The Philadelphia Jewish Voice is on site this week at the Democratic National Convention. Publisher Dan Loeb, President Bonnie Squires, Vice President Ken Myers and writer Jessica Weingarten will be providing reports, photos and updates. Follow below from most recent to earliest.
Crossposted from Democratic Convention Watch
In this week's Time magazine, Bill Bradley has a column. Bradley was a three-term US senator, ran against Al Gore in the 2000 presidential primary, was a Rhodes scholar, plus he was some type of athlete. Smart guy. You can read his full column here. I agree with parts of it, disagree with others, and was struck by this:
The Tea Party and Occupy Wall Street offer contrasting examples of citizen involvement. The Tea Party promulgated a very specific objective — roll back government — and immediately converted its energy into electoral politics. The result was that in 2010, 49 Tea Party Republicans won election to Congress. Through their leverage in the Republican caucus, they almost forced the country into bankruptcy during the debate on the debt limit in the summer of 2011. That's how quickly things can change. That's how easily the status quo can crumble. Occupy, on the other hand, while full of passion and solidarity and armed with a catchy slogan — “We're the 99%” — failed to have much of an impact on policy because it had no specific objective. (Emphasis mine.)
Think about it: one election, one group, all that power. And it's more extreme than Bradley counted, if you include the state governments in Florida, Ohio, Wisconsin, Michigan and Pennsylvania, just to name a few. If you doubt the power of a few, remember that yesterday, Jan Brewer signed legislation effectually banning Planned Parenthood, which Rick Perry did in Texas (now struck down by the courts), and that today marks the Democratic primary to challenge Scott Walker next month, and where Amendment 1 will likely pass in North Carolina.
I don't know that Bradley's conclusion about Occupy is correct: the teabag contingent was already a movement without a name prior to their rising against the ACA in 2009. The people who comprise the teabaggers are the same racist, homophobic, anti-choice, anti-Semitic, gun-toting, poorly-educated, climate change deniers they've always been. The teabag banner just gave them a clubhouse they could all share with their vitriol.
Occupy, on the other hand, is relatively young, and has not yet gone through a legitimate election cycle: we'll see whether or not the power of that voting bloc can be harnessed in November. And it is incumbent on us, the Democrats, to reach out and bring them into our tent. It may be a transient location. In France this past weekend, Sarkozy was ousted and much of his party replaced by Socialists who realize that “austerity” is a disaster, and government spending is the only way for Europe to recover from the sins and excesses of the right wing and their bankers. By 2014, Occupy may well be organized enough to be fielding candidates who legitimately embrace the money-out-of-politics, and related, goals. This year, their choice will be to join us, or sit out the election, possibly causing further inroads on the part of the far right.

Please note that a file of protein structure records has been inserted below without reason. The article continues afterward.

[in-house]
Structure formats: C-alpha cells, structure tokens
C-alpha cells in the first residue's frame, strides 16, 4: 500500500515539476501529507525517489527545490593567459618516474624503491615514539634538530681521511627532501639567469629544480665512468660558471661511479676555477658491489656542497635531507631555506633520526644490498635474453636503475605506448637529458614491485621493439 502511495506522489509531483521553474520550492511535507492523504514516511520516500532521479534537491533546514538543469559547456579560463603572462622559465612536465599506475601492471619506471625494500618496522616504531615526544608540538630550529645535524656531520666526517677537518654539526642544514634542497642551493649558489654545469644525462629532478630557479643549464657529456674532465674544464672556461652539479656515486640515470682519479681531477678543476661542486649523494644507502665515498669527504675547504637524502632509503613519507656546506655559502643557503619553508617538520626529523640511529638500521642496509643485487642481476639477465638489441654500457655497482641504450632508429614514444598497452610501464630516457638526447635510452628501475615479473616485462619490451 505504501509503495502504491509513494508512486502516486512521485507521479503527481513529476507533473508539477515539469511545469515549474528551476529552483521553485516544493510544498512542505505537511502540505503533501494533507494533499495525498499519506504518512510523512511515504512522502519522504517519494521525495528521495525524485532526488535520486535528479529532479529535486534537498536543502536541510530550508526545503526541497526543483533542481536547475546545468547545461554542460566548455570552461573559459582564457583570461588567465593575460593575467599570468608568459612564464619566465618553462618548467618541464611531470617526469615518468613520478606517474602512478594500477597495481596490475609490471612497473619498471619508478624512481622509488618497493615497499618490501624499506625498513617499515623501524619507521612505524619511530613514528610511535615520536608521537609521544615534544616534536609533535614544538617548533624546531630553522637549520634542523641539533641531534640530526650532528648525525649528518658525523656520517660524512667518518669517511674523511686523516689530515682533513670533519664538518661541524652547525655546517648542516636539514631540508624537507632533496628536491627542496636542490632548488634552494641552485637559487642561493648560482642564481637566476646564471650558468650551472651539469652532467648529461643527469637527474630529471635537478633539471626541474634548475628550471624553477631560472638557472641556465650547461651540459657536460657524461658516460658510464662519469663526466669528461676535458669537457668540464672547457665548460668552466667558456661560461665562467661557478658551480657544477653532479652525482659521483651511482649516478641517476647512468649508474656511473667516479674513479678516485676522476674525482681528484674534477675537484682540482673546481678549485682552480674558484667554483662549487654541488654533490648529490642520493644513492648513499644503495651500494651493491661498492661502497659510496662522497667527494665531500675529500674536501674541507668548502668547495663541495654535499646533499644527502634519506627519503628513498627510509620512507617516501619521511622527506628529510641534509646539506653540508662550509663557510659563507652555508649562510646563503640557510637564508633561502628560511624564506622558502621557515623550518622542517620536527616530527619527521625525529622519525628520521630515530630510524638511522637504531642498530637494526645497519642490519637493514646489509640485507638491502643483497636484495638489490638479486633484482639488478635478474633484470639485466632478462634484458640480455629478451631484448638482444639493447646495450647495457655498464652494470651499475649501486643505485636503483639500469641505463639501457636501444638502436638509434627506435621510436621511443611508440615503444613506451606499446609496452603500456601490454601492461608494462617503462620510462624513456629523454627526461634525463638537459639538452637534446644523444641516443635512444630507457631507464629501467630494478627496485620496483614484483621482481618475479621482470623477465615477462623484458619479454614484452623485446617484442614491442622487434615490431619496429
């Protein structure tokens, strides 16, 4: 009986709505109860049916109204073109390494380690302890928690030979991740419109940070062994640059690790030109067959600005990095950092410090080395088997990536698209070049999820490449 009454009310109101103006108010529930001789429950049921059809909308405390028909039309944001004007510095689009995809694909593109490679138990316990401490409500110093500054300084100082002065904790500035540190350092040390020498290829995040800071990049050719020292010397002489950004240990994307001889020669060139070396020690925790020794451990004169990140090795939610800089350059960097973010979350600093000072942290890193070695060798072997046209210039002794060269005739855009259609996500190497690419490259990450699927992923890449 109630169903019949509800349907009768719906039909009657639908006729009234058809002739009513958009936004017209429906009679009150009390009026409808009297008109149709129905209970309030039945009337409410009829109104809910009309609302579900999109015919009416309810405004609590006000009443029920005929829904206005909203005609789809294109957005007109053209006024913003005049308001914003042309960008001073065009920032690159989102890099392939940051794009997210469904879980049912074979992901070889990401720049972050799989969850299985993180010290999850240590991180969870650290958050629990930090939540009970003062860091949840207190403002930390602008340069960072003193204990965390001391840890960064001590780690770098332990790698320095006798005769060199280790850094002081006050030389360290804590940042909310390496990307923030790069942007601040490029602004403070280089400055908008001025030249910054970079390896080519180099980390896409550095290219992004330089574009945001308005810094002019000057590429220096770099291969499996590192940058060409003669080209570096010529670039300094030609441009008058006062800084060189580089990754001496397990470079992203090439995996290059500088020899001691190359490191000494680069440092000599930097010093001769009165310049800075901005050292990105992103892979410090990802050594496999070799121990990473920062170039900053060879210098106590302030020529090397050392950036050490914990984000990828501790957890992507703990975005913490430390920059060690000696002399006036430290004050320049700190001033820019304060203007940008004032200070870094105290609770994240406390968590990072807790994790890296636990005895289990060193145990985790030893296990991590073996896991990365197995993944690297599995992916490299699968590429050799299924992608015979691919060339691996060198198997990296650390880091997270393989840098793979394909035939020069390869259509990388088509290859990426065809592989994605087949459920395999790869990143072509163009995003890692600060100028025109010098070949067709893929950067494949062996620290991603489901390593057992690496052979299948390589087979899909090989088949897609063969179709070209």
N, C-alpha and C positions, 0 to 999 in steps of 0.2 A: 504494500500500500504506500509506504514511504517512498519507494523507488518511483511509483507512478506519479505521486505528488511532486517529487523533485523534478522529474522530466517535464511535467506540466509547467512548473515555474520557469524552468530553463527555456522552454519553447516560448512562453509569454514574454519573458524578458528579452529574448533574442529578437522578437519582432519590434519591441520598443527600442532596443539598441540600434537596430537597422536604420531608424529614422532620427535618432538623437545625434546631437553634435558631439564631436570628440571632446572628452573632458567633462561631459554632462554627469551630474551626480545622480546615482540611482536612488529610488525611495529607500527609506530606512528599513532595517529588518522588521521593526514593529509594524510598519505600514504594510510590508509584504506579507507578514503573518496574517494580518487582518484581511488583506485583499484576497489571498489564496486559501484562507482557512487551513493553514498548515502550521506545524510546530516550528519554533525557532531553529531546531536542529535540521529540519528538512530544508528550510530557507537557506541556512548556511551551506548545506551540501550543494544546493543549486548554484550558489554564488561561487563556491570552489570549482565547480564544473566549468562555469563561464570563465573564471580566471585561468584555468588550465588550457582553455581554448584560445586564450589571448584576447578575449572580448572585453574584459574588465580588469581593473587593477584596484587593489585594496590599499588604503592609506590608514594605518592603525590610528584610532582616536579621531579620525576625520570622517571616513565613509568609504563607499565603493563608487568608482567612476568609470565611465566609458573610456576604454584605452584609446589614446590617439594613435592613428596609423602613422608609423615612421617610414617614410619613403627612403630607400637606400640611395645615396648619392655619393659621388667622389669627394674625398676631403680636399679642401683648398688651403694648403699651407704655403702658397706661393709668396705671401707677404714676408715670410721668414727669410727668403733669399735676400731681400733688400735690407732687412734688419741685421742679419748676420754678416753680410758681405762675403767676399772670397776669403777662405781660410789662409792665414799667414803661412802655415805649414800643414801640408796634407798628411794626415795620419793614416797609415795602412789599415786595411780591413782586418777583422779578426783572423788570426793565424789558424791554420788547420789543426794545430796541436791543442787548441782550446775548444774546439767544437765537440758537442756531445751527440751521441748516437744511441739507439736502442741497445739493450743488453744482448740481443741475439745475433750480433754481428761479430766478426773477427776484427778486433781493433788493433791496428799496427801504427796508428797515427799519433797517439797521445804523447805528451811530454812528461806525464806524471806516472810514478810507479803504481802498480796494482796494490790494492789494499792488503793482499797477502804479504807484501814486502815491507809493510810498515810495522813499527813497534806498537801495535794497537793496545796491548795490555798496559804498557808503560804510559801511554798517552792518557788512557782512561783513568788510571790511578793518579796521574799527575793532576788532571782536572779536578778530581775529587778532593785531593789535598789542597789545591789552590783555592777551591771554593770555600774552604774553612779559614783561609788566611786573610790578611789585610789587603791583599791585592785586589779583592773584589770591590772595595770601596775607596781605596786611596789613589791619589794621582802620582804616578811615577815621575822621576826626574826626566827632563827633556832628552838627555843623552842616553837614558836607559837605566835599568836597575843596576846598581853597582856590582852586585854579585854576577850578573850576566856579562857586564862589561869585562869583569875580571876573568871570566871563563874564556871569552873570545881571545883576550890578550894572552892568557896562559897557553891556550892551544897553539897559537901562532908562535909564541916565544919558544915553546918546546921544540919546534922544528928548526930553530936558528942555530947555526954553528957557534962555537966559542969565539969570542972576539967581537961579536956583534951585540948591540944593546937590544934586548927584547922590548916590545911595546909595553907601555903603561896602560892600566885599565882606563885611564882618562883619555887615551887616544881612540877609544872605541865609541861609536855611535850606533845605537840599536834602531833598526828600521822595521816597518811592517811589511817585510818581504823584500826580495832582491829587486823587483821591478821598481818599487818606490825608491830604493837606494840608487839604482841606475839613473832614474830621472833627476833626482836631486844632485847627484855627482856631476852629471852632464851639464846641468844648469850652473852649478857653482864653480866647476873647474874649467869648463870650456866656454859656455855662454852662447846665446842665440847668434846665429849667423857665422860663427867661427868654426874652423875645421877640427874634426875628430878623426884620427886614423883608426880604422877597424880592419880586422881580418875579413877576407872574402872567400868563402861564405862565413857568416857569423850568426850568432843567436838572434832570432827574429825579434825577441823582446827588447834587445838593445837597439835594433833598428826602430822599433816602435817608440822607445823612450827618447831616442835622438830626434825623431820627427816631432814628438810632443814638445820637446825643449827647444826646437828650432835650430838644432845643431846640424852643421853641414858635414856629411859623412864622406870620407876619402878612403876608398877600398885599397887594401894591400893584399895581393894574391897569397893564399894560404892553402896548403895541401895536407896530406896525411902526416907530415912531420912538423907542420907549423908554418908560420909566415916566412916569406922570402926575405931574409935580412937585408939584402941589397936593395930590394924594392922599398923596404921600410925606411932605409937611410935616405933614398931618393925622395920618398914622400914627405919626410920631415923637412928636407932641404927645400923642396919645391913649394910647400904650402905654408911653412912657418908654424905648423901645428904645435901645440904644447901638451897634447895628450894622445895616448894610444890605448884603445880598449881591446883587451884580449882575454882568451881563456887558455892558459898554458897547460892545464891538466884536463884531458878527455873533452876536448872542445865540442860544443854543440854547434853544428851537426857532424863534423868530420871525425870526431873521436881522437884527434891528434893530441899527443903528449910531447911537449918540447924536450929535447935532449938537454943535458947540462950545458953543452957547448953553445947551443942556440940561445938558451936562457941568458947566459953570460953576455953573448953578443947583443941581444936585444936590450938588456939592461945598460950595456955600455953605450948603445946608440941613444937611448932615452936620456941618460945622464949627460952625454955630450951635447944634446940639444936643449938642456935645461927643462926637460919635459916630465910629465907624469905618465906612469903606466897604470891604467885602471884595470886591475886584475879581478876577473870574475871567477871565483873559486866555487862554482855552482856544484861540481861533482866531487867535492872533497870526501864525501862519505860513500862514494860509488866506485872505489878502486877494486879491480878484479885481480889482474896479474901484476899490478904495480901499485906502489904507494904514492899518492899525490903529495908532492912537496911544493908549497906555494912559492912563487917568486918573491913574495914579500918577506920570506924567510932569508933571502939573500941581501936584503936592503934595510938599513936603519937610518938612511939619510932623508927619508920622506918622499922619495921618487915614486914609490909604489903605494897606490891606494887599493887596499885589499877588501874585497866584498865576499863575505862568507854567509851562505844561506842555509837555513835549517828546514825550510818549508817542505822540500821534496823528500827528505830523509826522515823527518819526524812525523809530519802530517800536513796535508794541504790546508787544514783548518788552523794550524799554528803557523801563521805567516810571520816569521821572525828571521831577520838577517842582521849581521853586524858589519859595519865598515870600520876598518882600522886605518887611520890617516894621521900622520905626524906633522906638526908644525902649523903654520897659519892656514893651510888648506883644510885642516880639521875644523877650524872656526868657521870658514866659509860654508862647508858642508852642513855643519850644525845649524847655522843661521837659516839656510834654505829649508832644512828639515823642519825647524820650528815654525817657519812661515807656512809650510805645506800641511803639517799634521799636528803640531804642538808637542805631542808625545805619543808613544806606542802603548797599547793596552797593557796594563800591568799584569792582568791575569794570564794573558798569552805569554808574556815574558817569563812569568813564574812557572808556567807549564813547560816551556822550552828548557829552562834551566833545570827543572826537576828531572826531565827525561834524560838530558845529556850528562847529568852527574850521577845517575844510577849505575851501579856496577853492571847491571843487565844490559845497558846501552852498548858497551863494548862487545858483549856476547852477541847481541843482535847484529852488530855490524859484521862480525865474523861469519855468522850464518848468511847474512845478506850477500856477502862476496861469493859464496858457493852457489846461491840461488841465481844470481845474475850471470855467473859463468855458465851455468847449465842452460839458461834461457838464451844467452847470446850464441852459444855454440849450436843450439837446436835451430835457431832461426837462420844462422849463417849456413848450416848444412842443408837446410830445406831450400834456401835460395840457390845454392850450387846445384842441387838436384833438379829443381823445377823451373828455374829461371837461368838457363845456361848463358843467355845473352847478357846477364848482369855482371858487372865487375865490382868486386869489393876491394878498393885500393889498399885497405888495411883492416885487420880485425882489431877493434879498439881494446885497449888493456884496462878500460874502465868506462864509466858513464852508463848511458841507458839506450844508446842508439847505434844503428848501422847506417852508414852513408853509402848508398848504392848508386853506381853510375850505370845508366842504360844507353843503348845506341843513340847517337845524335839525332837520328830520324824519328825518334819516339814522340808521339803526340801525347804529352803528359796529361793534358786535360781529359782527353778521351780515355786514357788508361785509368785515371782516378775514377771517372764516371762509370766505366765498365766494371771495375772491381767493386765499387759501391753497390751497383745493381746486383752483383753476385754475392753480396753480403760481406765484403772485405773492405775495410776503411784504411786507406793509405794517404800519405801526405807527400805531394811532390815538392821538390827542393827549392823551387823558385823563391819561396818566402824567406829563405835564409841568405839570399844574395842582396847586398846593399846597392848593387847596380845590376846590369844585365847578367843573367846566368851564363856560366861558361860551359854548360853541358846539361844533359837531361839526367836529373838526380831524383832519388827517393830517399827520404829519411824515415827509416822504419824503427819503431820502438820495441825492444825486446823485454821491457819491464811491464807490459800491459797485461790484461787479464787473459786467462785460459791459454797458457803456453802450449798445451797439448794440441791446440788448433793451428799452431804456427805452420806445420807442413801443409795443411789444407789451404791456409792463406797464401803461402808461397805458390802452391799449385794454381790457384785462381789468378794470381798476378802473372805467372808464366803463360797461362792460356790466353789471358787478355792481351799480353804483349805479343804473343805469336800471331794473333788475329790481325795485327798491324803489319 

It's an “ich kreplach” moment for Occupy. (If you don't know “ich kreplach“, it's after the jump.) The idea is that they hate the influence of corporations, their money and their power, on elections, politics, and sadly, democracy. They see both parties as having fallen into the grasp of that money pit. If you ask them about individual issues, Occupy identifies with the mainline Democratic positions: gay marriage, cap and trade, more money for education, etc. In the end though, many do not want to vote because they don't see enough difference between the two major parties, and consider them both equally corrupt.
It is up to US as individuals, to move them from that spot. Bradley's conclusion is different than mine, he thinks the answer lies in expecting more from our politicians, and making them give concrete answers. His conclusion fails in the fact that it's easy to lie, get elected, and change sides. Or just be Mittens and have a position for everyone, given the time of day. My conclusion is that we must realize that the GOP, circa 2012, is the problem, and vanquishing them is the solution. Through any non-violent way possible.
A shout out to John McCain, who is the last Republican to have done something decent. Yesterday, Mittens was faced at a town hall by a woman who said that Obama should be charged with treason. Like all Republican candidates faced with idiocy and racism on the part of an audience member, he just ignored it. Back in 2008, in the single best moment of his campaign, McCain was faced with a woman who said all sorts of nasty things about Obama in a similar forum. McCain took the mic back and said that while he disagreed with Obama on a number of issues, Obama was a decent man, and an American.
Mic check: Vanquish the GOP at the voting booth. Bring everyone you know. It's our only chance.
Kreplach are little pieces of pasta covered meat often put in Jewish Chicken Soup. They look a lot like wontons.
So, the story goes, there's a kid who hates kreplach. His parents take him to a Chinese restaurant and send him into the kitchen, where he tastes the filling, and declares it delicious. He tastes the pasta and loves that, too. He eats a raw one and is enthralled. He rejoins his parents at the table, they put a bowl of wonton soup in front of him and he says “ich, kreplach.”